It’s worth being a  bit picky at this point.  How do you tell if a beam of light is polarized?   As you know, the electric field of (linearly) polarized light oscillates along one line (say the x axis) with the magnetic field oscillating along another at right angles to it (say the y axis).  The direction of propagation of the light is perpendicular to both (the z axis).  So shine the beam at a polarizer, then rotate the polarizer.  If the intensity of the transmitted beam doesn’t vary, the beam is unpolarized (e.g. it contains photons with every orientation of the associated fields relative to the axis of the polarizer).  

How do you determine the orientation of a polarized beam of light?  If there is a position of the polarizer where no light gets through, the light is polarized. The orientation of the light is taken to be the angle at which transmission is maximal (e.g. at the axis of the polarizer). 

To the experiment at last:  It involves something called a polarized beam splitter (PBS), which is a device which will split a beam polarized at 45 degrees (relative to horizontal and vertical) into two beams.  The orientation of the beam reaching the PBS is critical.  If the polarized beam is oriented vertically (something you now know how to determine) it goes right through.  If it is oriented horizontally it comes out at a 90 degree angle polarized horizontally. How do you know? Put polarizers in each path and measure what comes out.  

What do the two beams coming out after a beam polarized at 45 degrees enters the PBS look like? The one continuing the original path is vertically polarized, the other at 90 degrees is horizontal.  That’s why its called a beam splitter after all. Zeilinger doesn’t really go into how a PBS works (again, if you know post a comment).  The PBS acts like a vector analyzer, splitting a 45 degree vector into its zero and 90 degree components.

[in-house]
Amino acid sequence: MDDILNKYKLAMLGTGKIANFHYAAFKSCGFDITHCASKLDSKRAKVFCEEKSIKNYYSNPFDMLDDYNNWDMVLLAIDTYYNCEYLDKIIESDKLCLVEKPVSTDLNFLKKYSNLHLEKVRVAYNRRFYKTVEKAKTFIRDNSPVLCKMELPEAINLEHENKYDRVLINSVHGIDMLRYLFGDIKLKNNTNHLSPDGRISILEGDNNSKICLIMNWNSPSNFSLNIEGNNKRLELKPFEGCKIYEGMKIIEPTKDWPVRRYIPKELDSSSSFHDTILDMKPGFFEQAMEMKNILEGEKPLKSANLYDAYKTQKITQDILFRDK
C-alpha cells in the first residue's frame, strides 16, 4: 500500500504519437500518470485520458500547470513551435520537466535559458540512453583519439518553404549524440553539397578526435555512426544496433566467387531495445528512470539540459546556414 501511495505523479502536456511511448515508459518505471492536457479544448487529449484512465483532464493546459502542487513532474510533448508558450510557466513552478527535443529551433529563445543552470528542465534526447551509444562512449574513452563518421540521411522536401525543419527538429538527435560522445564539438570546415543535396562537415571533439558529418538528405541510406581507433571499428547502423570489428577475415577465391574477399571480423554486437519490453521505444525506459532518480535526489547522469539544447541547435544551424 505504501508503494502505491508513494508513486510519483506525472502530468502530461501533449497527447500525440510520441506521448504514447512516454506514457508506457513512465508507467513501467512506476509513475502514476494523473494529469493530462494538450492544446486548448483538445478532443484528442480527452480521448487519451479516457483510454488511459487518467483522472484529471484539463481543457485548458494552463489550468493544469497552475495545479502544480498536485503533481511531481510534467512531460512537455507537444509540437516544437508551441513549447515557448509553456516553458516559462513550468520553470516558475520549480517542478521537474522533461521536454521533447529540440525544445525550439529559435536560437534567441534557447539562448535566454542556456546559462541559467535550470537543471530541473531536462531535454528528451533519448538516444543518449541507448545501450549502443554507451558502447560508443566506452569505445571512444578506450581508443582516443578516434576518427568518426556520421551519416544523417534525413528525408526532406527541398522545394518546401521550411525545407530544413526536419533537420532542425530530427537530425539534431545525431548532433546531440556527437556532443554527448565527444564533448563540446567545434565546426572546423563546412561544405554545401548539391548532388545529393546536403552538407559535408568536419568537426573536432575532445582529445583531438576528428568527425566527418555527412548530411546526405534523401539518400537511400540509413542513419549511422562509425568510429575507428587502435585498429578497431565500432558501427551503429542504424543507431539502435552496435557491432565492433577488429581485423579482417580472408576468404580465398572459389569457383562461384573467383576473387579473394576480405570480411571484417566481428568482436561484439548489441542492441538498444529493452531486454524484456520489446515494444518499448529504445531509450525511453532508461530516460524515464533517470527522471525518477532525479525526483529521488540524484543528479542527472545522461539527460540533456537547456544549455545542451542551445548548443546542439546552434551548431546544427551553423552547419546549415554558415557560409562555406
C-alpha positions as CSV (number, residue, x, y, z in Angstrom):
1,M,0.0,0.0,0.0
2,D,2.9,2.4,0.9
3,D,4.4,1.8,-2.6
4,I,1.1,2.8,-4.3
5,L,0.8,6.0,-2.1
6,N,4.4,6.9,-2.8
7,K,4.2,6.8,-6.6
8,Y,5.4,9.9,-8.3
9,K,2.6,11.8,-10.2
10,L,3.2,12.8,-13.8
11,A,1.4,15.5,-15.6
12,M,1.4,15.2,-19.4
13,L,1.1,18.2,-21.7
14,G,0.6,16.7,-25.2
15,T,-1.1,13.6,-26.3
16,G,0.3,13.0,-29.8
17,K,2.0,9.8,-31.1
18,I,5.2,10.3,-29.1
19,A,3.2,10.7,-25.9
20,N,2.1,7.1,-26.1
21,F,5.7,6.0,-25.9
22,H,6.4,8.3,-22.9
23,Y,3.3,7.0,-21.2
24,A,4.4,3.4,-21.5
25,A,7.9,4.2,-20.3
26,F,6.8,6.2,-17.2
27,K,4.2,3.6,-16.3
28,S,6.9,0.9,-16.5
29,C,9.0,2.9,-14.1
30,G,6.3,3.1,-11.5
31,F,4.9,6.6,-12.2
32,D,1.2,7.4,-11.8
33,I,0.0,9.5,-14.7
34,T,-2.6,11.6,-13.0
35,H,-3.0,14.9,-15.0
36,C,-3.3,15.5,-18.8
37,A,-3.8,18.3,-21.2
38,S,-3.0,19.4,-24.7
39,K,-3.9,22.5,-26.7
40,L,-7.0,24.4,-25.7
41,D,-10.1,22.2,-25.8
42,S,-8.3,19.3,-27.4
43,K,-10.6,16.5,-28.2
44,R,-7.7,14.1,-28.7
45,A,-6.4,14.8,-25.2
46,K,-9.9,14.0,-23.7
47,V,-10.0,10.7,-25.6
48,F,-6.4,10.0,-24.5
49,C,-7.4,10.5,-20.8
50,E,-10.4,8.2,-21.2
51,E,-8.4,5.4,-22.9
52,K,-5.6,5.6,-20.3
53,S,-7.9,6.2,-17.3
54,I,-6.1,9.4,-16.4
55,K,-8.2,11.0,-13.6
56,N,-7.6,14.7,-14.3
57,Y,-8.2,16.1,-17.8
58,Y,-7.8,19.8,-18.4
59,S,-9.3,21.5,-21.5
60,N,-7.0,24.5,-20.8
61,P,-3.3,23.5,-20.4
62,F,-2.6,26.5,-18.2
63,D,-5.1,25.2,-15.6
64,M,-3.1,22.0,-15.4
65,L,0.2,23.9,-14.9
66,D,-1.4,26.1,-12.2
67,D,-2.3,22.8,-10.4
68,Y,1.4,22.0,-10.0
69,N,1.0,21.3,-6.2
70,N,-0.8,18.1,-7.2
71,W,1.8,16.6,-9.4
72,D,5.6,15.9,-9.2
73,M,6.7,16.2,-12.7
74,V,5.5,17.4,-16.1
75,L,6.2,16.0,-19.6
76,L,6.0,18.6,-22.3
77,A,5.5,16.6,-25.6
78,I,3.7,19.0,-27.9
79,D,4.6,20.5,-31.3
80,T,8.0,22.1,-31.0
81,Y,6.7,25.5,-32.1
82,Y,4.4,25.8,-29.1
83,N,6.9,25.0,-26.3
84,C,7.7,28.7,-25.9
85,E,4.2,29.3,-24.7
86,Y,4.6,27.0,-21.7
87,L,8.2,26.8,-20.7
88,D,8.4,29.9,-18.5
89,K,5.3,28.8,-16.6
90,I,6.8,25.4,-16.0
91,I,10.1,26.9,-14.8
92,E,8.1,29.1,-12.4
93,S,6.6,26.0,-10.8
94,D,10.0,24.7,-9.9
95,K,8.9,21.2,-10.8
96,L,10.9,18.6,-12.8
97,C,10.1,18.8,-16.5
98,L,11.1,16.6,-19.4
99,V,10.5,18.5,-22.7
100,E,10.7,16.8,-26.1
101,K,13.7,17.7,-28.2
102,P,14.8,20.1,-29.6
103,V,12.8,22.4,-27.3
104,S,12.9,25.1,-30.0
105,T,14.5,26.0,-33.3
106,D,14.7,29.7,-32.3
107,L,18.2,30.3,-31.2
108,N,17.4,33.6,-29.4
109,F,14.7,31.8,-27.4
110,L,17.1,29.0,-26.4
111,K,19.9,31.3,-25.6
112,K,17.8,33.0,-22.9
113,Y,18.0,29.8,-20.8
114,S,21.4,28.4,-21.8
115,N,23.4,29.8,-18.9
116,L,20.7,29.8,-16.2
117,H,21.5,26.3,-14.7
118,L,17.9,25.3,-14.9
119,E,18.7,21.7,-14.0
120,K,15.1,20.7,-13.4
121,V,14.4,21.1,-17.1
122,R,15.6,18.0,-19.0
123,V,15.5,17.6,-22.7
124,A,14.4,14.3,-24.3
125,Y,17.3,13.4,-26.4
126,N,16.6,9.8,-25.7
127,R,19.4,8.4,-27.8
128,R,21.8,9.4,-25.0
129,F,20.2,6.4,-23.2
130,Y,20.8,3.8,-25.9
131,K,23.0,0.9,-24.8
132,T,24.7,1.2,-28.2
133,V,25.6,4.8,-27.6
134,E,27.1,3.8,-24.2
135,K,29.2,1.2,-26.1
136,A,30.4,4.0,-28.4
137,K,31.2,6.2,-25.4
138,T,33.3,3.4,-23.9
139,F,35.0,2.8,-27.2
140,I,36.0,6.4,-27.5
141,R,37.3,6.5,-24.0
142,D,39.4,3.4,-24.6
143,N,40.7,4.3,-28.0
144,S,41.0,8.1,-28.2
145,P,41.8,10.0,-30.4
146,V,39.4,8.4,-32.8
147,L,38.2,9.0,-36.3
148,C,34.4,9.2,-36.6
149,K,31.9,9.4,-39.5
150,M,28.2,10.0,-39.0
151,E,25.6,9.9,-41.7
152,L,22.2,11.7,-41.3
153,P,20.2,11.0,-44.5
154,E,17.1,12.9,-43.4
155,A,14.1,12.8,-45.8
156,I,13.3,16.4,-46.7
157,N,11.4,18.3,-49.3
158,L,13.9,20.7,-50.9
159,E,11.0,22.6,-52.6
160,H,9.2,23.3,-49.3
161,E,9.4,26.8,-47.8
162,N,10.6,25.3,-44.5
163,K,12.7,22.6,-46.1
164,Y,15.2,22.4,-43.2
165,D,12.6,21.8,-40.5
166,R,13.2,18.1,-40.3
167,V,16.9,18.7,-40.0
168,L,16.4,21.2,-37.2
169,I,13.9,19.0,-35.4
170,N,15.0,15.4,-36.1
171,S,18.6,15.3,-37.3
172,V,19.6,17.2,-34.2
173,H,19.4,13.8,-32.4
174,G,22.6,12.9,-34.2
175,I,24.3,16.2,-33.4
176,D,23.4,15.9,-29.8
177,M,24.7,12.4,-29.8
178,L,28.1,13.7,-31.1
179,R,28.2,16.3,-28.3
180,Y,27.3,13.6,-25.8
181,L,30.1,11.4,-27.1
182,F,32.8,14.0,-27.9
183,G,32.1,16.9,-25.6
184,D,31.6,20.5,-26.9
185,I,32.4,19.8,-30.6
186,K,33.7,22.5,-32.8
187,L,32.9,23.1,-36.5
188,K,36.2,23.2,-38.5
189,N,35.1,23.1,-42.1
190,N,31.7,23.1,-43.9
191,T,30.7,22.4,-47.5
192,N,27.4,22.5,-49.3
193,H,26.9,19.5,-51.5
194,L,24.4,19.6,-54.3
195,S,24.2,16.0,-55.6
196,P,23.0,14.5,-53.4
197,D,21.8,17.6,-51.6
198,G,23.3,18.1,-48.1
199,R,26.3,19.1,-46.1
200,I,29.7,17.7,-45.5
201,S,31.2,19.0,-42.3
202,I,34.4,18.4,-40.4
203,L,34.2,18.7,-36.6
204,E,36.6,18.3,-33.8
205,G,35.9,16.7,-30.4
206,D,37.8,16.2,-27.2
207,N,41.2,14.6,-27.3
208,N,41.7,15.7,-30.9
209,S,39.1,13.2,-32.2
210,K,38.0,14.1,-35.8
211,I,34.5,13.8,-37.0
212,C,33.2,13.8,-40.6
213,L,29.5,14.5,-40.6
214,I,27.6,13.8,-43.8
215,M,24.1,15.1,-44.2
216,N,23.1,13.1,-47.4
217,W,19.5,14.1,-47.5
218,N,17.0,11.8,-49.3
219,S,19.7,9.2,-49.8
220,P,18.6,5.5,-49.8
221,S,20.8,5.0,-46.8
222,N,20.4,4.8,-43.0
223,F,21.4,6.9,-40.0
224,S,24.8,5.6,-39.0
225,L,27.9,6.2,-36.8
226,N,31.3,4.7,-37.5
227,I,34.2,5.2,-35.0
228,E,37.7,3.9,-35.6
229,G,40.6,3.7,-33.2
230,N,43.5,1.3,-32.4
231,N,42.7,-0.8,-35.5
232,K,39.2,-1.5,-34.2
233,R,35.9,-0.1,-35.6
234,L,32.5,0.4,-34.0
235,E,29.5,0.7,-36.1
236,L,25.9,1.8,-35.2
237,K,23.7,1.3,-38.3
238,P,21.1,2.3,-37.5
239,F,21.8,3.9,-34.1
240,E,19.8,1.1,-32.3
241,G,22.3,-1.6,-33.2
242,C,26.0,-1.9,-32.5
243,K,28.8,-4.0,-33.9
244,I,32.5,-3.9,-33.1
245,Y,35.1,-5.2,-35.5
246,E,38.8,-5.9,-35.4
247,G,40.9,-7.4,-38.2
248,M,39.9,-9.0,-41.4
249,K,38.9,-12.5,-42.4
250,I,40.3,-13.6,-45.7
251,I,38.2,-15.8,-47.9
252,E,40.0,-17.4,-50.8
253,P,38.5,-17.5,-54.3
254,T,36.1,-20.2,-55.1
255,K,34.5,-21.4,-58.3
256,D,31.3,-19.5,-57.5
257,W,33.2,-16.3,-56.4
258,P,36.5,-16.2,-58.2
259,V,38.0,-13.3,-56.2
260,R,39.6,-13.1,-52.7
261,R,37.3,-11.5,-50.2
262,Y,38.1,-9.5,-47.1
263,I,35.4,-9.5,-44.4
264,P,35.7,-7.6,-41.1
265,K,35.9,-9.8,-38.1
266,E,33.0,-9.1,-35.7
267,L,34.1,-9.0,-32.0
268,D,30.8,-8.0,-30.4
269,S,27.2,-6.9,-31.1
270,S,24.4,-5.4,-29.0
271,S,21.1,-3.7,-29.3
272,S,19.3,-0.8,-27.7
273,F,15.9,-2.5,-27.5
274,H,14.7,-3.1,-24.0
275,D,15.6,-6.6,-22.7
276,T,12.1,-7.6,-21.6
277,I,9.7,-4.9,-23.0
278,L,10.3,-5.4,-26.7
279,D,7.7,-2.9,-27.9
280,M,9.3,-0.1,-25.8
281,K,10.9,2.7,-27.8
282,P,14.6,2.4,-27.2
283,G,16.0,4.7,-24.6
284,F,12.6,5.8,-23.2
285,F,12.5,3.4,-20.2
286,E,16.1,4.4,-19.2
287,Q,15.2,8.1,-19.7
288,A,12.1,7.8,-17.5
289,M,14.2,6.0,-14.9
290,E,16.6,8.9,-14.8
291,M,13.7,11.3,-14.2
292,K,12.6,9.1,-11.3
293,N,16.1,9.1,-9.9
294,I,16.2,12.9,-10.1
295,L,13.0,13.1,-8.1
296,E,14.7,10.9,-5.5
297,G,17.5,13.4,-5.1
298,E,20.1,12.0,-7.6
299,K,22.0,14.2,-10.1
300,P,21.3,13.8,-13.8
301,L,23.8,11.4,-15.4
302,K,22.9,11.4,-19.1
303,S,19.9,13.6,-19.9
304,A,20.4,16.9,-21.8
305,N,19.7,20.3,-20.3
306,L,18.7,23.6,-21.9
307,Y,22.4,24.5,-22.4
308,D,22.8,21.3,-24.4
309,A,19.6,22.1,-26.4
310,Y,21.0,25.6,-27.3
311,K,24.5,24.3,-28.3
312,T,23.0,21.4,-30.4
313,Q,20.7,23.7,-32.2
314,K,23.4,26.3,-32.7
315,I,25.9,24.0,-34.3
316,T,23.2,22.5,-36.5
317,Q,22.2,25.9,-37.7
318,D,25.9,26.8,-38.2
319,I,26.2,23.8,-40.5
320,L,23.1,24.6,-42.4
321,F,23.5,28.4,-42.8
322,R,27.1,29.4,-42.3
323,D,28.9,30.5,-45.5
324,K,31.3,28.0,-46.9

Now the fun begins.  Put a photon counter in each path

  —->   PBS         counter1

             counter2 

Send the photons through one at a time (apparently this can be done).  What happens?  How does the photon ‘decide’ which way to go?  No one knows, and quantum mechanics states that no one will ever be able to tell.  The photon definitely goes one way or the other (at least in this setup).  Either counter1 registers a photon or counter2 does — NEVER both.  Each counter registers a photon roughly half the time.  Zeilinger assures us that this has been tested experimentally many times (p.81).

Now for a more complicated experimental set up.  It involves two PBSs and two mirrors.  Zeilinger doesn’t explain how mirrors work (if anyone knows, post a comment), but work they do.  Just like in billiards the angle of incidence equals the angle of reflection.  They reflect photons without changing their polarization (you know how to check this experimentally).  We’ll throw in the light beam polarized at 45 degrees 

        —->   PBS1 —- vertical —>   \   <– Mirror1

                       |                                    |

                horizontal                   vertical

                       |                                    |

Mirror2–> \   horizontal —>  PBS2

What comes out from PBS2 and which way does it come ?

You should be able to figure out what happens from what you’ve been told.   Think about it and then read the next paragraph.